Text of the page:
Co-prescription of medication for bipolar disorder and diabetes mellitus: a nationwide population-based study with focus on gender differences
Peer reviewed, Journal article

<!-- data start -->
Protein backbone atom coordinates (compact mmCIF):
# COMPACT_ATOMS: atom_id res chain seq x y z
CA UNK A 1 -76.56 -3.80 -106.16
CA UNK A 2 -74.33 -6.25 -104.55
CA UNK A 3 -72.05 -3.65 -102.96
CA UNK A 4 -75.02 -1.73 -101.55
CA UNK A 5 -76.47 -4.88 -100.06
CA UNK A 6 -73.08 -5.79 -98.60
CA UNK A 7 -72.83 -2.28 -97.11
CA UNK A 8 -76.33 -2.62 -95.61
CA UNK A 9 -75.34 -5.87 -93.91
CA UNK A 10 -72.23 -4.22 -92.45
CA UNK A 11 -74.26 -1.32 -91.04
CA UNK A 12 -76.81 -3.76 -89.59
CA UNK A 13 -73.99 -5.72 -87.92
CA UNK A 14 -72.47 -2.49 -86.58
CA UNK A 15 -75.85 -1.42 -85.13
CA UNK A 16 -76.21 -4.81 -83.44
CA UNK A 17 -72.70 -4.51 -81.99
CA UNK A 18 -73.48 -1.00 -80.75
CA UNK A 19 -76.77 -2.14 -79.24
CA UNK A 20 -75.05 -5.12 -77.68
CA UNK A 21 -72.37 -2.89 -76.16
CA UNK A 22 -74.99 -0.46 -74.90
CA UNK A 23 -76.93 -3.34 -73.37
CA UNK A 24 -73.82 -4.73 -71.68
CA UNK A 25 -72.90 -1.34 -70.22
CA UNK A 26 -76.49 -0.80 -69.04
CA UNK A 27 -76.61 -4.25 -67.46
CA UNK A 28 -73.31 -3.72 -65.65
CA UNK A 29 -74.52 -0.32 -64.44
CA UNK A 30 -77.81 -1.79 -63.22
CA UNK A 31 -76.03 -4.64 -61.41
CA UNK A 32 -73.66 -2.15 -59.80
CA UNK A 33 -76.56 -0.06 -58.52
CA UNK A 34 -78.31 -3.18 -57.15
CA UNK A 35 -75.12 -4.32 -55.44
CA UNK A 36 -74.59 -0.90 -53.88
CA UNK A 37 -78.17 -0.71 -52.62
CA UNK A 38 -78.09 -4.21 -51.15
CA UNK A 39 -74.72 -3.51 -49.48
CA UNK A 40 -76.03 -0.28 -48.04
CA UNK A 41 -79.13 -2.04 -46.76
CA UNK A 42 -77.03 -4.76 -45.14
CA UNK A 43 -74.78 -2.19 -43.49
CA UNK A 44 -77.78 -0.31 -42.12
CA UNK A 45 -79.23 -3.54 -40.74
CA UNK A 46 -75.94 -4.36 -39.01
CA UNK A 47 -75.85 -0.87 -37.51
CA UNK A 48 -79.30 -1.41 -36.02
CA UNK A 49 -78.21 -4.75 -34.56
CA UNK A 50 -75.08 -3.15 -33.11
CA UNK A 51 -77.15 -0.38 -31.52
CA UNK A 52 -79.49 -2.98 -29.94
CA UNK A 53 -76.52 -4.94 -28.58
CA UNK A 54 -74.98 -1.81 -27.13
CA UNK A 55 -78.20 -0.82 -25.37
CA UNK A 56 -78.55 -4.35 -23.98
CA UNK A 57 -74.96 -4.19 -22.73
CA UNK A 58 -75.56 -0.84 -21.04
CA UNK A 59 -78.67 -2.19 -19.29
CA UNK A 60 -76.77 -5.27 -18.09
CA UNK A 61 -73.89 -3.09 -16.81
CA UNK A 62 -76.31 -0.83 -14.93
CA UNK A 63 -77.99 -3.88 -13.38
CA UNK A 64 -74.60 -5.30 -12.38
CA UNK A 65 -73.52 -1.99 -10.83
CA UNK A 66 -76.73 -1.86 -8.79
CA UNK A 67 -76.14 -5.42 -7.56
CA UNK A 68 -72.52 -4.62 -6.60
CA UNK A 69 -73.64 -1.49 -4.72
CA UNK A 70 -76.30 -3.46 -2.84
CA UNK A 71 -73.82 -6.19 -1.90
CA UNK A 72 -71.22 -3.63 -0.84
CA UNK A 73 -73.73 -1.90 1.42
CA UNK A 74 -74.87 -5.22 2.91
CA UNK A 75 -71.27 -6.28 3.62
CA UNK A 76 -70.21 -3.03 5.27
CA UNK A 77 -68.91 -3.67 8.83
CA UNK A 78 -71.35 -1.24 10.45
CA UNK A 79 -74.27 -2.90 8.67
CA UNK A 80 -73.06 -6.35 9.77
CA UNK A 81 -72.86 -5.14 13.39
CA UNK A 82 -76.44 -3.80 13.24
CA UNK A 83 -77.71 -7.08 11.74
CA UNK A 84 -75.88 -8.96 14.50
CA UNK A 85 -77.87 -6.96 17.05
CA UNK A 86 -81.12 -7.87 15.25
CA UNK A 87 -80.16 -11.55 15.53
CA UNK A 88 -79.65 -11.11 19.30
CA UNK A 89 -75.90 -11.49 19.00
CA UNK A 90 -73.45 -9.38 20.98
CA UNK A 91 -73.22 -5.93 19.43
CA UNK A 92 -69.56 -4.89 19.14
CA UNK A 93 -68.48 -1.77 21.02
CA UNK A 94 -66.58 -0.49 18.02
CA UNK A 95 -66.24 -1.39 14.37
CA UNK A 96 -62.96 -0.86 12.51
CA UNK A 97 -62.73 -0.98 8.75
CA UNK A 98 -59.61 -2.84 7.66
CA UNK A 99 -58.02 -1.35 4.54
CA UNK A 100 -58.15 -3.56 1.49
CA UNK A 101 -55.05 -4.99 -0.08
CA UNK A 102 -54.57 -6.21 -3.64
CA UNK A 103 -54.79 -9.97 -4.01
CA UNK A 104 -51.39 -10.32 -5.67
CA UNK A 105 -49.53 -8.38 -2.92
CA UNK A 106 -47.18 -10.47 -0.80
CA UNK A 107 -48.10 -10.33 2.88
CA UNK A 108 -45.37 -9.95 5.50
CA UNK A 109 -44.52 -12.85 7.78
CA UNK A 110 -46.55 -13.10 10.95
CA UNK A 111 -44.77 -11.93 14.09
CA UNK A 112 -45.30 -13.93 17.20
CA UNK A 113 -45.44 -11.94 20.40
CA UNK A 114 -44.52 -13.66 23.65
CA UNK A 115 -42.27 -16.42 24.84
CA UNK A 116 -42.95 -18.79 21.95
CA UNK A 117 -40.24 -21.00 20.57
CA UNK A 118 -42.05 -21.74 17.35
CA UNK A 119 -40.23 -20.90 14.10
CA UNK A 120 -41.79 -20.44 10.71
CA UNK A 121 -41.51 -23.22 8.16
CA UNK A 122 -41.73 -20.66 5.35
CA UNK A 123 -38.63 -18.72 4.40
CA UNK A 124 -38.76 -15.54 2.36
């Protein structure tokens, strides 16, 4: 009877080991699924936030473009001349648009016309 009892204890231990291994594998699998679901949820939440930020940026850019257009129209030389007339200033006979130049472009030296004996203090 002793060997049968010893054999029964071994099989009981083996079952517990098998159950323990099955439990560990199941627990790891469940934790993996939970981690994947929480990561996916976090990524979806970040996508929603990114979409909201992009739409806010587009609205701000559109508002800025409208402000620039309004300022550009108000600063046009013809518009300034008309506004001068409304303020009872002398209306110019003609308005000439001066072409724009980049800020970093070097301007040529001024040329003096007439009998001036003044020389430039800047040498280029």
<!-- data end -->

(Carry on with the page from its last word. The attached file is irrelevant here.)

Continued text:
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Background: Studies have shown a correlation between bipolar disorder and diabetes mellitus. It is unclear if this correlation is a part of common pathophysiological pathways, or if medication for bipolar disorder has negative effects on blood sugar regulation. Methods: The Norwegian prescription database was analyzed. Prescriptions for lithium, lamotrigine, carbamazepine and valproate were used as proxies for bipolar disorder. Prescriptions for insulin and oral anti-diabetic agents were used as proxies for diabetes mellitus. We explored the association between medication for bipolar disorder and diabetes medication by logistic regression. Results: We found a strong association between concomitant use of medication to treat diabetes mellitus and mood stabilizers for the treatment of bipolar disorder. Females had a 30% higher risk compared to men of being treated for both disorders. Persons using oral anti-diabetic agents had higher odds of receiving valproate than either lithium or lamotrigine. Use of insulin as monotherapy seemed to have lower odds than oral anti-diabetic agents of co-prescription of mood stabilizers, compared to the general population. Conclusions: This study showed a strong association between the use of mood stabilizers and anti-diabetic agents. The association was stronger among women than men.